Department of Civil Engineering, Chittagong University of Engineering and Technology, Chatttogram, Bangladesh


Air pollution has become a serious concern for its potential health hazard, however, often got less attention in developing countries, like Bangladesh. It is expected that worldwide lockdown due to COVID-19 widespread cause reduction in environmental pollution in particularly the air pollution: however, such changes have been different in different places. In Chittagong, a city scale lockdown came in force on 26 March 2020, a week after when first three cases of COVID-19 have been reported in Bangladesh. This study aims to statistically evaluate the effects of COVID-19 lockdown (26 March to 26 April 2020) on selected air quality pollutants and air quality index s. The daily average concentrations of air pollutants PM10, PM2.5, NO2, SO2 and CO of Chittagong city during COVID-19 lockdown were statistically evaluated and were compared with dry season data averaging over previous 8 years (2012 to 2019). During lockdown, except NO2, all other pollutants studied showed statistically significant decreasing trend. During the COVID-19 shutdown notable reduction of 40%, 32% and 13% compared to the daily mean concentrations of these previous dry season were seen for PM2.5, PM10 and NO2, respectively. The improvement in air quality index value was found as 26% in comparison to the previous dry season due to less human activities in COVID-19 shutdown. The factor analysis showed that AQI in Chittagong city is largely influenced by PM10 and PM2.5 during COVID-19 shutdown. The lesson learnt in this forced measure of lockdown is not surprising and unexpected. It is rather thought provoking for the decision makers to tradeoff the tangible air quality benefits with ongoing development strategies’ that was often overlooked directly or indirectly.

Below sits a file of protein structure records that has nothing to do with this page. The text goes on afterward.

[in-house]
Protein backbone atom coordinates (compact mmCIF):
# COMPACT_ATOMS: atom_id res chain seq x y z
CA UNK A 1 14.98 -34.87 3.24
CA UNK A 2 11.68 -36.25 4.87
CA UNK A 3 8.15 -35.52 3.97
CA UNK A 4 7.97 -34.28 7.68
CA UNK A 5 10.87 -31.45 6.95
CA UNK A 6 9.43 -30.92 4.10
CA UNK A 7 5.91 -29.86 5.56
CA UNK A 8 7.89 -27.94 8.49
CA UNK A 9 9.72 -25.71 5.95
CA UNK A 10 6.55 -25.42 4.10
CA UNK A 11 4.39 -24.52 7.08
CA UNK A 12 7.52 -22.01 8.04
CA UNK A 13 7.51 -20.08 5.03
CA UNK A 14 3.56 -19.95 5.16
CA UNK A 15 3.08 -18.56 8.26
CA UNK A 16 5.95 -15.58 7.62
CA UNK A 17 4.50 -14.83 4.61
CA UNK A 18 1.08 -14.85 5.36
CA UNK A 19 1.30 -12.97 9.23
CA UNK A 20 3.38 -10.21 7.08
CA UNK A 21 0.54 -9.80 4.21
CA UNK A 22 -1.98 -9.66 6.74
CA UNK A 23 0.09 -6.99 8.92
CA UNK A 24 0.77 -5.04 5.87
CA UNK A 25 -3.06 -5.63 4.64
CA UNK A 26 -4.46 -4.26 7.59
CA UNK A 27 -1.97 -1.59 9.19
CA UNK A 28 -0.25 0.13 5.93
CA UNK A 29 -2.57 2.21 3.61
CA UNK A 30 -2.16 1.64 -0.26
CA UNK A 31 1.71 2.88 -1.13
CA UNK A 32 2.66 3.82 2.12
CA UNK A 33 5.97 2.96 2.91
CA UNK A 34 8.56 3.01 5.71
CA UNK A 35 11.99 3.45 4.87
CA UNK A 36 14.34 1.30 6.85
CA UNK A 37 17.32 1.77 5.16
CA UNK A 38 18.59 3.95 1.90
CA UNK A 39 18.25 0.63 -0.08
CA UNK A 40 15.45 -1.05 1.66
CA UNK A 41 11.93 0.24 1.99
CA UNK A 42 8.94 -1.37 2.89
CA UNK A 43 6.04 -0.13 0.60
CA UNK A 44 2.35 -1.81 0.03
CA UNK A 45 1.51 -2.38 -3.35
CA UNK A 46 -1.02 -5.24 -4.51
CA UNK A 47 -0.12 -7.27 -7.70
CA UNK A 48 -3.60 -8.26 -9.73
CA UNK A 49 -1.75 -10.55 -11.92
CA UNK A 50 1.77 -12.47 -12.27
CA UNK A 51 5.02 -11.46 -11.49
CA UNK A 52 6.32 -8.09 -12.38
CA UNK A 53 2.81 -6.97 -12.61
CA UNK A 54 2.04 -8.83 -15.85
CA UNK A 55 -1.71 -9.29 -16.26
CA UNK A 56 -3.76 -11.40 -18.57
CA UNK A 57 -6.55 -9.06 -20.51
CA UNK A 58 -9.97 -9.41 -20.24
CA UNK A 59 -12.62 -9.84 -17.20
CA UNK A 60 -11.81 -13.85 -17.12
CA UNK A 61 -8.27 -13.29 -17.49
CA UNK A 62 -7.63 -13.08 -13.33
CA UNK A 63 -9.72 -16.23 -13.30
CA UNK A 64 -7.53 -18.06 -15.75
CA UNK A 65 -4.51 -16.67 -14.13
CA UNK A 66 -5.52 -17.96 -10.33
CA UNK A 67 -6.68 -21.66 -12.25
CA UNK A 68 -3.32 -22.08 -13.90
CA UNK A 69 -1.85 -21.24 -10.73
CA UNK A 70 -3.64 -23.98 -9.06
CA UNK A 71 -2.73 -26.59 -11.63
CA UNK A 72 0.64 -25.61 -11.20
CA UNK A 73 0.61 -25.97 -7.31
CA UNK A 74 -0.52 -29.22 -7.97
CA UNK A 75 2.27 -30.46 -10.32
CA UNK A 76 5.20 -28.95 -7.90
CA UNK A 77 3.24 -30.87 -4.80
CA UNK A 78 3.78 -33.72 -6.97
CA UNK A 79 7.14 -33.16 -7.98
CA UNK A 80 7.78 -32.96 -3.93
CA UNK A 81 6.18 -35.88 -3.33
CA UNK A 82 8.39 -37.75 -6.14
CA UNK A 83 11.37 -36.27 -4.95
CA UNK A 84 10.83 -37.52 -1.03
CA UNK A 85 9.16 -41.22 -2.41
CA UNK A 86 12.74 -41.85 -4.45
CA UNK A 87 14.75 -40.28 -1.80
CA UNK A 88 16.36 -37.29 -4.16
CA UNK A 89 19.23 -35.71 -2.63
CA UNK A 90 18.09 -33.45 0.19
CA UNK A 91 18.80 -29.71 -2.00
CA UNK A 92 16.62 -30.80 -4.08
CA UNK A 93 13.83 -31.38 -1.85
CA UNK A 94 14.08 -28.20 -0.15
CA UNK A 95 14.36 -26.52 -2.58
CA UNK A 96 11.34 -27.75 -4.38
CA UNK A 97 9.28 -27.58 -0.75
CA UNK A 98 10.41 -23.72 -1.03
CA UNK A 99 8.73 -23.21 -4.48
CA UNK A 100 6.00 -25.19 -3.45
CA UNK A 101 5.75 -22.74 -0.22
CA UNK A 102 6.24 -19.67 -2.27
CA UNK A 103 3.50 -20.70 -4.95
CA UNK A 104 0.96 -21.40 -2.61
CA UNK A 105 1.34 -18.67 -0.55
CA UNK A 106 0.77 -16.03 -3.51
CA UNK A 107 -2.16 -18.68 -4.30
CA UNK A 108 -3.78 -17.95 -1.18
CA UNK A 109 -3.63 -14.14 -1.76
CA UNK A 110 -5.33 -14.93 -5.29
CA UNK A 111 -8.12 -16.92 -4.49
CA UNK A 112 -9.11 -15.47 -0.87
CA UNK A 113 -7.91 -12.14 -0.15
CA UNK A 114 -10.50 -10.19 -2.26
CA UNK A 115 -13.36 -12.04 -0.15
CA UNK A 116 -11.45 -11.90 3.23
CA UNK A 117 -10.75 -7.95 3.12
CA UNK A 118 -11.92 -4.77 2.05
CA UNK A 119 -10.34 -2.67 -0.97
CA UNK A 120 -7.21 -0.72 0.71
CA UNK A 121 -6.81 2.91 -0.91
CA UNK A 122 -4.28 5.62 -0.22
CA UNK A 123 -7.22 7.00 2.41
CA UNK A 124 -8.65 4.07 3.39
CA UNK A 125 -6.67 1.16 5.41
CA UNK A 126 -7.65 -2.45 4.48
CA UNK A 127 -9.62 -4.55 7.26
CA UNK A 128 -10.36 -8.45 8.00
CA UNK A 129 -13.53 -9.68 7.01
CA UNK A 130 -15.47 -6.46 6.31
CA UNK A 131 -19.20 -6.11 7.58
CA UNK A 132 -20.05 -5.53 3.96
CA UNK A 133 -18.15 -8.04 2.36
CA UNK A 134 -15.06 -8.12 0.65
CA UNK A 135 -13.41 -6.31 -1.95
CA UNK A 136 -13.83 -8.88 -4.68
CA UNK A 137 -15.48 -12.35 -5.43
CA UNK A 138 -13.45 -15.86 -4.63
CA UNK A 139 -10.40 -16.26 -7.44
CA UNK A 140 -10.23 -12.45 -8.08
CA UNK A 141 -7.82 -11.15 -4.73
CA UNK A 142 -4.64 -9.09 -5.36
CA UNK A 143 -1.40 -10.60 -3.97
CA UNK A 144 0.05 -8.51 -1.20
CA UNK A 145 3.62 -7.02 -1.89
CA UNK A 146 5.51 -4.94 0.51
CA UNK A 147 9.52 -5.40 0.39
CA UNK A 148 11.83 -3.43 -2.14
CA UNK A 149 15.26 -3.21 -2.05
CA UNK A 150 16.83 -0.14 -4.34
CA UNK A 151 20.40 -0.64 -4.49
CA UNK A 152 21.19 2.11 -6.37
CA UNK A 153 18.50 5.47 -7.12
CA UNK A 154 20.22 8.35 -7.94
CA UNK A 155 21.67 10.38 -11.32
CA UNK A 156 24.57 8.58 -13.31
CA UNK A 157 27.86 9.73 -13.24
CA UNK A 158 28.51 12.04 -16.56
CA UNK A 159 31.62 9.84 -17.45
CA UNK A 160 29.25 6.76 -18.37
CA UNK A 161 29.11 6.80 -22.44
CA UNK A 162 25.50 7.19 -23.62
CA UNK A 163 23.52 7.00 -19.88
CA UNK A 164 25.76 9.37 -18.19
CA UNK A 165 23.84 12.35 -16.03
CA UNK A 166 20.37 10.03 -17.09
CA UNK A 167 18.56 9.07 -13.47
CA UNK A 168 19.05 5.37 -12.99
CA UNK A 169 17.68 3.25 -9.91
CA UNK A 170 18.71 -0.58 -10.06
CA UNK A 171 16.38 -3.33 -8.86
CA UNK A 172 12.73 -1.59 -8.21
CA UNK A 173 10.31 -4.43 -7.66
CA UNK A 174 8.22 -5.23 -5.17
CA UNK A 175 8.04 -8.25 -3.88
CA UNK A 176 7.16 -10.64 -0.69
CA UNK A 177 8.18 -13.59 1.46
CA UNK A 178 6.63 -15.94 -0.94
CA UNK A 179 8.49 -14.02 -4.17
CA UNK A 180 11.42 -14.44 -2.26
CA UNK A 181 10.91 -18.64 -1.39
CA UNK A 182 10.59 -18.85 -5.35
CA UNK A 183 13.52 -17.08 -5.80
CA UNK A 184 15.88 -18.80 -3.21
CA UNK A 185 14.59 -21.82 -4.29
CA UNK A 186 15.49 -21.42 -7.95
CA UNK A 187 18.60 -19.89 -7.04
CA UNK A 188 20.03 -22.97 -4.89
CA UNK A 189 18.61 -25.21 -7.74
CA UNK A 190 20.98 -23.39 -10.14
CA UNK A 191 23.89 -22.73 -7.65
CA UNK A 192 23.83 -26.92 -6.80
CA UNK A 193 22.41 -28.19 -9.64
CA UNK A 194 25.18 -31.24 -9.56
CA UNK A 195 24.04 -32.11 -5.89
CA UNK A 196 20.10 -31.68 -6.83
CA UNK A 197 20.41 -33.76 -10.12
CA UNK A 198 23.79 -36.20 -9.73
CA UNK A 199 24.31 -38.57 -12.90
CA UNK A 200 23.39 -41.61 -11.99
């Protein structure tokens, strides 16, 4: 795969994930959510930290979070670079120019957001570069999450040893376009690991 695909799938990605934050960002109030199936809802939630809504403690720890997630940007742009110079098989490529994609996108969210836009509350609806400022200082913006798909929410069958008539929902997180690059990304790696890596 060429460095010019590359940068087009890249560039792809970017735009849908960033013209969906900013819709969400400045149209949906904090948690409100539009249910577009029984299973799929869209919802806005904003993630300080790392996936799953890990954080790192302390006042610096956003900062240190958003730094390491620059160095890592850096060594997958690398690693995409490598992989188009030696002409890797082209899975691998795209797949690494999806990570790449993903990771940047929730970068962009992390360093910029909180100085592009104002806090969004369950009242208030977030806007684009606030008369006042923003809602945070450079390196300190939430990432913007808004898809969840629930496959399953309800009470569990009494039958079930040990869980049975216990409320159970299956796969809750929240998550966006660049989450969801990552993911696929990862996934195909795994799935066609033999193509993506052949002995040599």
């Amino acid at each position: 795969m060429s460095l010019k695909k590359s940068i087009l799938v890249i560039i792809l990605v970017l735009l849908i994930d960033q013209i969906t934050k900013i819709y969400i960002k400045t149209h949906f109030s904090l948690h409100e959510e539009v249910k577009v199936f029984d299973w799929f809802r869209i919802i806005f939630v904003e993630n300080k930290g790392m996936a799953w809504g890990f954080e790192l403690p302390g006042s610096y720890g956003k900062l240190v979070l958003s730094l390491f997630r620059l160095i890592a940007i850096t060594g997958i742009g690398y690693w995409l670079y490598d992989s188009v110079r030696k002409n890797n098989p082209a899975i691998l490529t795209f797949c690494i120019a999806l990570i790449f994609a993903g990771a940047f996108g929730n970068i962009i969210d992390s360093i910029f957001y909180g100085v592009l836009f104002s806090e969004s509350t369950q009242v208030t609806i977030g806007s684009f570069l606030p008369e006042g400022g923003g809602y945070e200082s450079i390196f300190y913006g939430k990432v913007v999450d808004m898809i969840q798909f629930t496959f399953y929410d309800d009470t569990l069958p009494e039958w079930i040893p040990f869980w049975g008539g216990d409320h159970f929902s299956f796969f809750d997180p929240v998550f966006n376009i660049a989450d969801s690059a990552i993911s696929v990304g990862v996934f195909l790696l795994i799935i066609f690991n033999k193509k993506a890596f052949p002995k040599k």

Graphical Abstract

Statistical evaluation of selected air quality parameters influenced by COVID-19 lockdown


  • Impacts on air pollutants (both gaseous and particulate matter) due to measures taken during COVID-19 lockdown has been analyzed; 
  • Due to COVID-19 lockdown in Chittagong city, 40% and 30% reduction of the mean concentration were found for PM2.5 (μg/m3) and PM10 (μg/m3) respectively; 
  • Air Quality Index improved by 26% during COVID-19 lockdown although NO2 (μg/L) showed increasing trend even in COVID-19 lockdown period.


Begum, B.A.; Hopke, P.K., (2018). Ambient air quality in Dhaka, Bangladesh over two decades: Impacts of policy on air quality. Aerosol Air Qual. Res., 18(7): 1910–1920 (11 pages).

CASE, (2019a). Ambient air quality in Bangladesh. Dhaka.

CASE, (2019b). Sources of air pollution in Bangladesh, Clean Air and Sustainable Environment Project, Department of Environment. Dhaka.

Dantas, G.; Siciliano, B.; Boscaro França, B.; da Silva, C.M., Arbillaa, G., (2020). The impact of COVID-19 partial lockdown on the air quality of the city of Rio de Janeiro, Brazil. Sci. Total Environ., 729: 139085. (10 pages).

EPA, (2006). Guidelines for reporting of daily air quality - Air Quality Index (AQI). North Carolina U.S.

Haque, M.; Ahamad, R., (2020). Over 500 RMG units reopen in Bangladesh amid coronavirus risks. NEWAGE.

IEDCR, (2020). Distribution of confirmed cases in Bangladesh, Institute of Epidemiology, Disease Control and Research.

Jain, S.; Sharma, T., (2020). Social and travel lockdown impact considering Coronavirus Disease (COVID-19) on Air Quality in Megacities of India: Present Benefits, Future Challenges and Way Forward.  Aerosol Air Qua. Res., 20: 1222–1236 (15 pages).